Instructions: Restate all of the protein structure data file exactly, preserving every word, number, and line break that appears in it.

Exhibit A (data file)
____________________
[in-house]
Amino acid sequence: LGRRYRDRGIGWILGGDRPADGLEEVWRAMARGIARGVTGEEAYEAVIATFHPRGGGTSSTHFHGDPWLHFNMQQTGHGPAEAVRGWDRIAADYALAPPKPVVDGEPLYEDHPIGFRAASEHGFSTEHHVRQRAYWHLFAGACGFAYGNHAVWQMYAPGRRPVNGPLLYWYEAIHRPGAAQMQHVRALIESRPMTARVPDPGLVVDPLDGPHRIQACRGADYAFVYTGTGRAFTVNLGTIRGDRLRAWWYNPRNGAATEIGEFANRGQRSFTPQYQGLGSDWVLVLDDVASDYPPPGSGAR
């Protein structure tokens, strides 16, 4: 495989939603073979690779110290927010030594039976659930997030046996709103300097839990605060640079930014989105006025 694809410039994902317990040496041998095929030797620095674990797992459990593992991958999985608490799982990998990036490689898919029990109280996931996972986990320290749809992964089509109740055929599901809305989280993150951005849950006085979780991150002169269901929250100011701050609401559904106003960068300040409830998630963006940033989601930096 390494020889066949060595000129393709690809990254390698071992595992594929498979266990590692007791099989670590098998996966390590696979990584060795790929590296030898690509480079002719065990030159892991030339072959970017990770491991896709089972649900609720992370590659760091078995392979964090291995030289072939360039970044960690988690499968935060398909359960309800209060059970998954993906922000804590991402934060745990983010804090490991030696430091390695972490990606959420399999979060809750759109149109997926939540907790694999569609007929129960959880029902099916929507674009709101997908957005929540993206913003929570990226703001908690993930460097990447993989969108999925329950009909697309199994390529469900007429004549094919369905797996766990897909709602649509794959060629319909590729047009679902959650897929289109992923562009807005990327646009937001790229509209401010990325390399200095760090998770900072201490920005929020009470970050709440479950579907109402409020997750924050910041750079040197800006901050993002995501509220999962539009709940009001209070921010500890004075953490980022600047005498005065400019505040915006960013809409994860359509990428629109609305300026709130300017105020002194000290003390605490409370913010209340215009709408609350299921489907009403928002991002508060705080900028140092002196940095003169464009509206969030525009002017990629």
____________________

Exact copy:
[in-house]
Amino acid sequence: LGRRYRDRGIGWILGGDRPADGLEEVWRAMARGIARGVTGEEAYEAVIATFHPRGGGTSSTHFHGDPWLHFNMQQTGHGPAEAVRGWDRIAADYALAPPKPVVDGEPLYEDHPIGFRAASEHGFSTEHHVRQRAYWHLFAGACGFAYGNHAVWQMYAPGRRPVNGPLLYWYEAIHRPGAAQMQHVRALIESRPMTARVPDPGLVVDPLDGPHRIQACRGADYAFVYTGTGRAFTVNLGTIRGDRLRAWWYNPRNGAATEIGEFANRGQRSFTPQYQGLGSDWVLVLDDVASDYPPPGSGAR
């Protein structure tokens, strides 16, 4: 495989939603073979690779110290927010030594039976659930997030046996709103300097839990605060640079930014989105006025 694809410039994902317990040496041998095929030797620095674990797992459990593992991958999985608490799982990998990036490689898919029990109280996931996972986990320290749809992964089509109740055929599901809305989280993150951005849950006085979780991150002169269901929250100011701050609401559904106003960068300040409830998630963006940033989601930096 390494020889066949060595000129393709690809990254390698071992595992594929498979266990590692007791099989670590098998996966390590696979990584060795790929590296030898690509480079002719065990030159892991030339072959970017990770491991896709089972649900609720992370590659760091078995392979964090291995030289072939360039970044960690988690499968935060398909359960309800209060059970998954993906922000804590991402934060745990983010804090490991030696430091390695972490990606959420399999979060809750759109149109997926939540907790694999569609007929129960959880029902099916929507674009709101997908957005929540993206913003929570990226703001908690993930460097990447993989969108999925329950009909697309199994390529469900007429004549094919369905797996766990897909709602649509794959060629319909590729047009679902959650897929289109992923562009807005990327646009937001790229509209401010990325390399200095760090998770900072201490920005929020009470970050709440479950579907109402409020997750924050910041750079040197800006901050993002995501509220999962539009709940009001209070921010500890004075953490980022600047005498005065400019505040915006960013809409994860359509990428629109609305300026709130300017105020002194000290003390605490409370913010209340215009709408609350299921489907009403928002991002508060705080900028140092002196940095003169464009509206969030525009002017990629």